If you want to survive as a self employed entrepreneur, whether in the publishing business or any other business, your first goal should be to live and conduct your business debt free. I've heard of some very successful entrepreneurs who built their business on a credit card, but I'm not one of them and I can't believe the statistics are in their favor. Your second goal should be to save enough money for any emergencies that may come up, from a drop in sales, to a lawsuit, from health problems to writers block. Unless you can convince Social Security to give you disability payments for running out of creative juice, you don't want to be in a situation where you'll need to get a job as a supermarket bagger if things go badly for a couple months. I worked more minimum wage jobs as a young man than I care to remember, and I don't remember any of them being conducive to creative work when I got home at night. Now that I think of it, most of those jobs required working at night, so it's not surprising.

We all know somebody who complains about their financial condition, and adds how hard it is to keep up with the car payments (on their $50,000 car). We all face different challenges in life, and nobody expects somebody in their twenties or a young parents in their thirties to have it all worked out. But at some point in your life, you either start saving for the future or you can acknowledge that you're one slip away from needing a bailout or giving up your business and going back to working for the man. It would be nice if there were a lobby for the self employed to represent the inequities we face in the tax code, but the only organizations I've come across appear to be fronts for selling - you guessed it - health insurance:-) If I don't get going on a new book this year, maybe I'll start my own lobby for self employed folks.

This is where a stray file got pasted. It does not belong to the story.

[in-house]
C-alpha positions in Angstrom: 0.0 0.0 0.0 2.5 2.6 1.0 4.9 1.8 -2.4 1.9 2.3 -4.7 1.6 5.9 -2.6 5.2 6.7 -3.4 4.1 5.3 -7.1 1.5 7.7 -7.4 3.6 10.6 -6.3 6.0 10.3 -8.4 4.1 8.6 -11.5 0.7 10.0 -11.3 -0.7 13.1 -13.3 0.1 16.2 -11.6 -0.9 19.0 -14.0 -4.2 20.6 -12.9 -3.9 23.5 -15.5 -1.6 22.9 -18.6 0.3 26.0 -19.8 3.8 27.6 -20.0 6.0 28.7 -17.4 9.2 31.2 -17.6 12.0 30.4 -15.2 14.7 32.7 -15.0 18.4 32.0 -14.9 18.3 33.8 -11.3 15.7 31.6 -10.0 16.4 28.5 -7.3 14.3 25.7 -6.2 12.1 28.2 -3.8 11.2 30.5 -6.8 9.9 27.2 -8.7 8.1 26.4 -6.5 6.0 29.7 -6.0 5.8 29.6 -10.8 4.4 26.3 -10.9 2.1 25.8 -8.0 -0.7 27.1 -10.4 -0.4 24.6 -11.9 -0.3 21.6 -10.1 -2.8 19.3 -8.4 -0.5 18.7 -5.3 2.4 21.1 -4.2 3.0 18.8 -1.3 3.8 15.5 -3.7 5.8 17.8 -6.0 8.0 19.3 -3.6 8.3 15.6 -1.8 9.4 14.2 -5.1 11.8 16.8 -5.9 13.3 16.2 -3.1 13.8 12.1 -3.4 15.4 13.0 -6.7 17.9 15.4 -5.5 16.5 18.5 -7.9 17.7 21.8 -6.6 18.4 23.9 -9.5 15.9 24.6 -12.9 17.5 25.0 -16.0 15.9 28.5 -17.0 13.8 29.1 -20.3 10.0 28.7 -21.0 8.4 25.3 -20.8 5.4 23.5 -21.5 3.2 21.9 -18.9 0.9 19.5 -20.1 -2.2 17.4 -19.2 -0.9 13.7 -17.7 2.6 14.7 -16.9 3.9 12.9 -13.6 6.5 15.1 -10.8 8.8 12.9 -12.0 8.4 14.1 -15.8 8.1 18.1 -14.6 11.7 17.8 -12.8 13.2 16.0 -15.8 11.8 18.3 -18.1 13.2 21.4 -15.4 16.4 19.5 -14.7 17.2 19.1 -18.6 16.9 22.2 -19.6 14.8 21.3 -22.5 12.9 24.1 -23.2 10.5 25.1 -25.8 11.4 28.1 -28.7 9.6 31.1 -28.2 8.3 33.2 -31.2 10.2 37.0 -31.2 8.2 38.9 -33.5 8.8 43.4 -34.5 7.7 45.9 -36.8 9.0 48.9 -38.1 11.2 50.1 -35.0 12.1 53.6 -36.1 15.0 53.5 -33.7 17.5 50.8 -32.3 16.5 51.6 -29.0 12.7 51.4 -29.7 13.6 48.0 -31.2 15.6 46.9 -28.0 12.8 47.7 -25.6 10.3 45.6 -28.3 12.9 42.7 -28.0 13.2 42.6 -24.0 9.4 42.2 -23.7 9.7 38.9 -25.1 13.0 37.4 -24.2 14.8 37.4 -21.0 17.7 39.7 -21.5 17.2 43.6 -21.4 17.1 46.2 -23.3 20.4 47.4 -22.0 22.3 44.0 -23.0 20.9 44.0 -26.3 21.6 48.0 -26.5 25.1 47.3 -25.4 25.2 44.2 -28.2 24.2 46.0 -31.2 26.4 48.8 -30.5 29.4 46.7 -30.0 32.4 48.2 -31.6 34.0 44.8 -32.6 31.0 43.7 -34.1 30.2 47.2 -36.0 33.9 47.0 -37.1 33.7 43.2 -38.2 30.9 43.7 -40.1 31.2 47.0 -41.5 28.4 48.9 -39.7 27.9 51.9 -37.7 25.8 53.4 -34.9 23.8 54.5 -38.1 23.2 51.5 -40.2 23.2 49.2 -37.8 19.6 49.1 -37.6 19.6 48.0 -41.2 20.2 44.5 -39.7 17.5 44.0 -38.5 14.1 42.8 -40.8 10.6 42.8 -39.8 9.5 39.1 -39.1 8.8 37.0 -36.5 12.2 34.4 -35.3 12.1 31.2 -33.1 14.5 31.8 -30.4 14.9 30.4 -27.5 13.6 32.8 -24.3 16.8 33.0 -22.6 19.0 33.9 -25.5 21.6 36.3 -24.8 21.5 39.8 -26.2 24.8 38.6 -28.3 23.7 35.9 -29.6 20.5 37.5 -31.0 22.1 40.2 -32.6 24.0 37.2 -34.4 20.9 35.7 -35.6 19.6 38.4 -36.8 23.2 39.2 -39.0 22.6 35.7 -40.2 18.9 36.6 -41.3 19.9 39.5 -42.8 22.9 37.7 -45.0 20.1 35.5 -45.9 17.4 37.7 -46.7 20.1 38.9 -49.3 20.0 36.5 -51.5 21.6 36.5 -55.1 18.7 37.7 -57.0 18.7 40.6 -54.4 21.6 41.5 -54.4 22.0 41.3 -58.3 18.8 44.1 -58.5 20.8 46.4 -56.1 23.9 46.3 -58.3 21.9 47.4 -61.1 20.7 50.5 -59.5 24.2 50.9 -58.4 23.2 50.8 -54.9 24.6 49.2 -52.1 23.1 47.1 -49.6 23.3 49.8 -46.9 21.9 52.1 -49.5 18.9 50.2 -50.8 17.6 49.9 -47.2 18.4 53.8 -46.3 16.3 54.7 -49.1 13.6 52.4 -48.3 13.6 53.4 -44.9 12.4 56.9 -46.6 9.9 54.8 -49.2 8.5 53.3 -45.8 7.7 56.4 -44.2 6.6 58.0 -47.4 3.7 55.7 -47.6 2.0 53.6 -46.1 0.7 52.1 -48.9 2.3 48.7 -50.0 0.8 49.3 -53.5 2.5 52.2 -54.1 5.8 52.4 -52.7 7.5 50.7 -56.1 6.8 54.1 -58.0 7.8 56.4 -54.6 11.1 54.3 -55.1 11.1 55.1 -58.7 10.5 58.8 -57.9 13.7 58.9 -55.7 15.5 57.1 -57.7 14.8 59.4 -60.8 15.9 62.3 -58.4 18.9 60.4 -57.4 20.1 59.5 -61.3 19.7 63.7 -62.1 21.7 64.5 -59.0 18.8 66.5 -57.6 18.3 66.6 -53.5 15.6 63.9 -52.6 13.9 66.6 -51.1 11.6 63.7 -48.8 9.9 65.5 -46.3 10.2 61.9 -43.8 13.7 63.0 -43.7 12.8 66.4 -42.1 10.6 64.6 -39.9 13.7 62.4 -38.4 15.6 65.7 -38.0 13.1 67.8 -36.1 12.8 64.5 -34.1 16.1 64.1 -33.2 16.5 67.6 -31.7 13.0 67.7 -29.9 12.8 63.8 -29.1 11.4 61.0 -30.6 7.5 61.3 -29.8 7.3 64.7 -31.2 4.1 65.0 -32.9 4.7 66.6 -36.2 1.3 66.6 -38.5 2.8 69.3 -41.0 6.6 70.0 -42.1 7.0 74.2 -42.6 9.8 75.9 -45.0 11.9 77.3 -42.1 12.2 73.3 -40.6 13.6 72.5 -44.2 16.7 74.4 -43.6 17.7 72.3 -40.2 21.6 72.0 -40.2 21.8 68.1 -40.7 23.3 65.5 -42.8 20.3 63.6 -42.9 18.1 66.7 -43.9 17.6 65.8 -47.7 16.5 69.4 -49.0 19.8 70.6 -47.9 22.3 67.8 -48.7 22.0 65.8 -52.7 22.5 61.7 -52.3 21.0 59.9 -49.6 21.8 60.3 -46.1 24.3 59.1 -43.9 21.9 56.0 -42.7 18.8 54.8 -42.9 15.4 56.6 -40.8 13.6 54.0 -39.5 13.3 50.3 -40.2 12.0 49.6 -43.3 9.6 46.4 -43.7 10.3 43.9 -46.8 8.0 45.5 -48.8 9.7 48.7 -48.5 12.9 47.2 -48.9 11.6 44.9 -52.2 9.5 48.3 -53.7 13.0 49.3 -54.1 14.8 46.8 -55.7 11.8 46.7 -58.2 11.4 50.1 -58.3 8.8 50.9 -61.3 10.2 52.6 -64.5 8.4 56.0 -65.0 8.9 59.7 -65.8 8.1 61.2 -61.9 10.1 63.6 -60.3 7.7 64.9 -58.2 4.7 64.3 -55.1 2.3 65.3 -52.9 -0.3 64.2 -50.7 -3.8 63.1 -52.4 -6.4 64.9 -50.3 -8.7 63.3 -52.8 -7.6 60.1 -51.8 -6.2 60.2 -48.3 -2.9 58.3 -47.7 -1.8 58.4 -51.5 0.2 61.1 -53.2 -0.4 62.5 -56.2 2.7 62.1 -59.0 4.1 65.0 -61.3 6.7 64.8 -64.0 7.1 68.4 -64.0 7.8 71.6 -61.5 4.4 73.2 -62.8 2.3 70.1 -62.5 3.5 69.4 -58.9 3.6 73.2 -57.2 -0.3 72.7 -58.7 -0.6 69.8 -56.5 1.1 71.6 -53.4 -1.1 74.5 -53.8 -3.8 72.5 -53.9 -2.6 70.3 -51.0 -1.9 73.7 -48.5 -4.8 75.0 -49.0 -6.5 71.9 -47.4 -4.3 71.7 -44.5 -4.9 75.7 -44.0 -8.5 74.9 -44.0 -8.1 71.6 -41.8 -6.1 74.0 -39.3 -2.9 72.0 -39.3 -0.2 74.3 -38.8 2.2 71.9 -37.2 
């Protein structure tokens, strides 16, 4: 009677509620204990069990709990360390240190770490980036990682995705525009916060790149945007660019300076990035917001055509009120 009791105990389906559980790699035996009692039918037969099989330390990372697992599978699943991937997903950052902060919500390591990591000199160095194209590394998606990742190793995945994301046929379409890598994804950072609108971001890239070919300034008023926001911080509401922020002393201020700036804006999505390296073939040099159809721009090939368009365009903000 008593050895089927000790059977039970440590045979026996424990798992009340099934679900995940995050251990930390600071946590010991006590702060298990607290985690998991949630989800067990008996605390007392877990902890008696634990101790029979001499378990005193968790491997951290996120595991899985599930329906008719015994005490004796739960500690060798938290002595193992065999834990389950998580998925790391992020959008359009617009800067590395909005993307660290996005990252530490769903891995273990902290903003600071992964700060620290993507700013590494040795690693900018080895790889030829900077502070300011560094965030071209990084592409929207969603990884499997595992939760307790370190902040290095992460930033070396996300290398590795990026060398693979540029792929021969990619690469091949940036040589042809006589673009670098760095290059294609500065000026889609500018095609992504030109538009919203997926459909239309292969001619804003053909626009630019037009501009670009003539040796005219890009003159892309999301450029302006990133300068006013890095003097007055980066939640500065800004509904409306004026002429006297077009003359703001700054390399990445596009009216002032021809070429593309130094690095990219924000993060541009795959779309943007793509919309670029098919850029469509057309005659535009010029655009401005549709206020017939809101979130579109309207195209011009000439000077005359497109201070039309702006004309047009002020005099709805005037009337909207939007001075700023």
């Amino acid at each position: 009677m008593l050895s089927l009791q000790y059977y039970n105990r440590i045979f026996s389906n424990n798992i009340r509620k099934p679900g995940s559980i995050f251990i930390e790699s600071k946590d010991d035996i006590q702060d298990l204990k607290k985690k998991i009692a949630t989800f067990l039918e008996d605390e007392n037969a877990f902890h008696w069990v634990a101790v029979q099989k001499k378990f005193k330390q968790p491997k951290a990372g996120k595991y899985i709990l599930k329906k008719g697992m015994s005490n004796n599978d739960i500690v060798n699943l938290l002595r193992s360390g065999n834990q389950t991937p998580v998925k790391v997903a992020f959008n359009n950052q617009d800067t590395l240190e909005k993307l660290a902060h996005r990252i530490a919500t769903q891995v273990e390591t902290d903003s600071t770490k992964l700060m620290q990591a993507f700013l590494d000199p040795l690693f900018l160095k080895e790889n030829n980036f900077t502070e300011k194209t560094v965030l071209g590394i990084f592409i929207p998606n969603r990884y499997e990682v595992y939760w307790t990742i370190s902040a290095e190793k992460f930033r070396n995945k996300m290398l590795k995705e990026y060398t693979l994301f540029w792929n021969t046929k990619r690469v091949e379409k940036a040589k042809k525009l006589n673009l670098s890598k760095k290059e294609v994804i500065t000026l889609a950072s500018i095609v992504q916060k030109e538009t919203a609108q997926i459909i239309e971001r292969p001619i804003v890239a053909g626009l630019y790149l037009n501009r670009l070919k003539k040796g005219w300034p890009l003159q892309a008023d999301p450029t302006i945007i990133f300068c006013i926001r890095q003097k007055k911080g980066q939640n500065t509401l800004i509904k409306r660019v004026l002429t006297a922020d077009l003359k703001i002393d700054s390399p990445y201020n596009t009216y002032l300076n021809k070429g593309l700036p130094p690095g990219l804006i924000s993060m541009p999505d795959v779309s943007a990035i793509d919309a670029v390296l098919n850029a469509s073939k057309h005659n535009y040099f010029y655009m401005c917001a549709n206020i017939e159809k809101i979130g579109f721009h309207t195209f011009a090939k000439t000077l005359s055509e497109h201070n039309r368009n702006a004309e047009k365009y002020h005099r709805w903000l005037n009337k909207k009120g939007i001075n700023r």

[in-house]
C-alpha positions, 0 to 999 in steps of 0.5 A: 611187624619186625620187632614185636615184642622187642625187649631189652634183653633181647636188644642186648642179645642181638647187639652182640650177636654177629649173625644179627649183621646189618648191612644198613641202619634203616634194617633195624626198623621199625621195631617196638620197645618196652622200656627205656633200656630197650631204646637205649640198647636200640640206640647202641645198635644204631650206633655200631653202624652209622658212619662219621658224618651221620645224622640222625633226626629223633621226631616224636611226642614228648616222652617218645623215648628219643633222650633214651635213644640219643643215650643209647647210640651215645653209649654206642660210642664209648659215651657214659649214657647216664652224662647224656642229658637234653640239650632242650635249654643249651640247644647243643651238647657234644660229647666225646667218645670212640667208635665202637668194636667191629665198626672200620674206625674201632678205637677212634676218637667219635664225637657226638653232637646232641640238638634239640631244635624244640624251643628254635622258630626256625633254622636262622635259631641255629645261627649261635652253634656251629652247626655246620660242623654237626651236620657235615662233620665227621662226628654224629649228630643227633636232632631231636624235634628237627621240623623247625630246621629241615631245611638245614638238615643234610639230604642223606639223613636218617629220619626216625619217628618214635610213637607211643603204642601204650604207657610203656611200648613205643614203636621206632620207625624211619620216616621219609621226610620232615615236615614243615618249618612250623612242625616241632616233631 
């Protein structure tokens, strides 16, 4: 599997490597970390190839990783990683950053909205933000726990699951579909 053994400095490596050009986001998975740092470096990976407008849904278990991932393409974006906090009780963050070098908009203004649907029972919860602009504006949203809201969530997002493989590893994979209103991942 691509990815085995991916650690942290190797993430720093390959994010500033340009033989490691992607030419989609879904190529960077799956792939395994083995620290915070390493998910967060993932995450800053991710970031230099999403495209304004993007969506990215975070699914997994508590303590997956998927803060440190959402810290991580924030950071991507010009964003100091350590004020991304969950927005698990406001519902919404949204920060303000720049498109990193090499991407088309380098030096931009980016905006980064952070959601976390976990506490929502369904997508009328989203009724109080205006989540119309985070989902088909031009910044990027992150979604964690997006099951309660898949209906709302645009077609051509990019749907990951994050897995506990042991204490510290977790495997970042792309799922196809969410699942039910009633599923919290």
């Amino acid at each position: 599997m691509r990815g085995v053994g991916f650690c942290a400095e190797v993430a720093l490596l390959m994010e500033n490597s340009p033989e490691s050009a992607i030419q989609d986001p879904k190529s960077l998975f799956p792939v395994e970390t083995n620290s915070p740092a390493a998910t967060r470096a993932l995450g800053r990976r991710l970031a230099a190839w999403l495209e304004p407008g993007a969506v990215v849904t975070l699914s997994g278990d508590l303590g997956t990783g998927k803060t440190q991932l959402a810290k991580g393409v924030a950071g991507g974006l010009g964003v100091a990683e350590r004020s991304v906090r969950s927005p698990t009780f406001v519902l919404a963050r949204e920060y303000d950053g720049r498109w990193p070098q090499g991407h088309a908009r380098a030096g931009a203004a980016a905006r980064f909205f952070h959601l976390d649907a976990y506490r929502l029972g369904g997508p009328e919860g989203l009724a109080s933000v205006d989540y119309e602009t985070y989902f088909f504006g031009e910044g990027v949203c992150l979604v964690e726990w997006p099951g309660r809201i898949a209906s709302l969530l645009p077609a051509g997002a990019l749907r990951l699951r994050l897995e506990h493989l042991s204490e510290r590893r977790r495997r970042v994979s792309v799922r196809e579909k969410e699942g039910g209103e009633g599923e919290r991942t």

Returnable Books Are Good For The Publishing Industry